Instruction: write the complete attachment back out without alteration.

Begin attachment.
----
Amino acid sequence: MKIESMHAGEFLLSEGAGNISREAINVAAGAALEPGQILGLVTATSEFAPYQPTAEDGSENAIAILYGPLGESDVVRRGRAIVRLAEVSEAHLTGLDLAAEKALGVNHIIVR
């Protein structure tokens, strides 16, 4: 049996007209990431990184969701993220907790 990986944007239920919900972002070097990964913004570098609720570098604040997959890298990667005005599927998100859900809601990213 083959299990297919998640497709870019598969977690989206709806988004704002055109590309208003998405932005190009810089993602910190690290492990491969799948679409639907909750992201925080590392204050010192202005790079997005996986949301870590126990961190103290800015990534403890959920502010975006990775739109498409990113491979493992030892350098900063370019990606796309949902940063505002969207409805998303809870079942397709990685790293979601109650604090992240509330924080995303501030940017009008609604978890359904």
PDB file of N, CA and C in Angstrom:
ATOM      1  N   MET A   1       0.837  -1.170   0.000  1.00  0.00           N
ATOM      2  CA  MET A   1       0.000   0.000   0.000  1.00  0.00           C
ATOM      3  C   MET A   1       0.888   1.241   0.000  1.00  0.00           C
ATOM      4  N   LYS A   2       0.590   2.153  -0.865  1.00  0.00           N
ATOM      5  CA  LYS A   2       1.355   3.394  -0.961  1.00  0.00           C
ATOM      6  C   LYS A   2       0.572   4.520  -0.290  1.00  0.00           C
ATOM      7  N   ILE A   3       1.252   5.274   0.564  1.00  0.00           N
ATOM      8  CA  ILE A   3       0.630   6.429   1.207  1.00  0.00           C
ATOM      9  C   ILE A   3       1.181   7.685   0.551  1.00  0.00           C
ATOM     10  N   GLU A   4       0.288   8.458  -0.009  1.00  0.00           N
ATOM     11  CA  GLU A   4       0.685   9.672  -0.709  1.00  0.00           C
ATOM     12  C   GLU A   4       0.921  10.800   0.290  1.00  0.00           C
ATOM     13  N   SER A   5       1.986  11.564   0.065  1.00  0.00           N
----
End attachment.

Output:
Amino acid sequence: MKIESMHAGEFLLSEGAGNISREAINVAAGAALEPGQILGLVTATSEFAPYQPTAEDGSENAIAILYGPLGESDVVRRGRAIVRLAEVSEAHLTGLDLAAEKALGVNHIIVR
């Protein structure tokens, strides 16, 4: 049996007209990431990184969701993220907790 990986944007239920919900972002070097990964913004570098609720570098604040997959890298990667005005599927998100859900809601990213 083959299990297919998640497709870019598969977690989206709806988004704002055109590309208003998405932005190009810089993602910190690290492990491969799948679409639907909750992201925080590392204050010192202005790079997005996986949301870590126990961190103290800015990534403890959920502010975006990775739109498409990113491979493992030892350098900063370019990606796309949902940063505002969207409805998303809870079942397709990685790293979601109650604090992240509330924080995303501030940017009008609604978890359904």
PDB file of N, CA and C in Angstrom:
ATOM      1  N   MET A   1       0.837  -1.170   0.000  1.00  0.00           N
ATOM      2  CA  MET A   1       0.000   0.000   0.000  1.00  0.00           C
ATOM      3  C   MET A   1       0.888   1.241   0.000  1.00  0.00           C
ATOM      4  N   LYS A   2       0.590   2.153  -0.865  1.00  0.00           N
ATOM      5  CA  LYS A   2       1.355   3.394  -0.961  1.00  0.00           C
ATOM      6  C   LYS A   2       0.572   4.520  -0.290  1.00  0.00           C
ATOM      7  N   ILE A   3       1.252   5.274   0.564  1.00  0.00           N
ATOM      8  CA  ILE A   3       0.630   6.429   1.207  1.00  0.00           C
ATOM      9  C   ILE A   3       1.181   7.685   0.551  1.00  0.00           C
ATOM     10  N   GLU A   4       0.288   8.458  -0.009  1.00  0.00           N
ATOM     11  CA  GLU A   4       0.685   9.672  -0.709  1.00  0.00           C
ATOM     12  C   GLU A   4       0.921  10.800   0.290  1.00  0.00           C
ATOM     13  N   SER A   5       1.986  11.564   0.065  1.00  0.00           N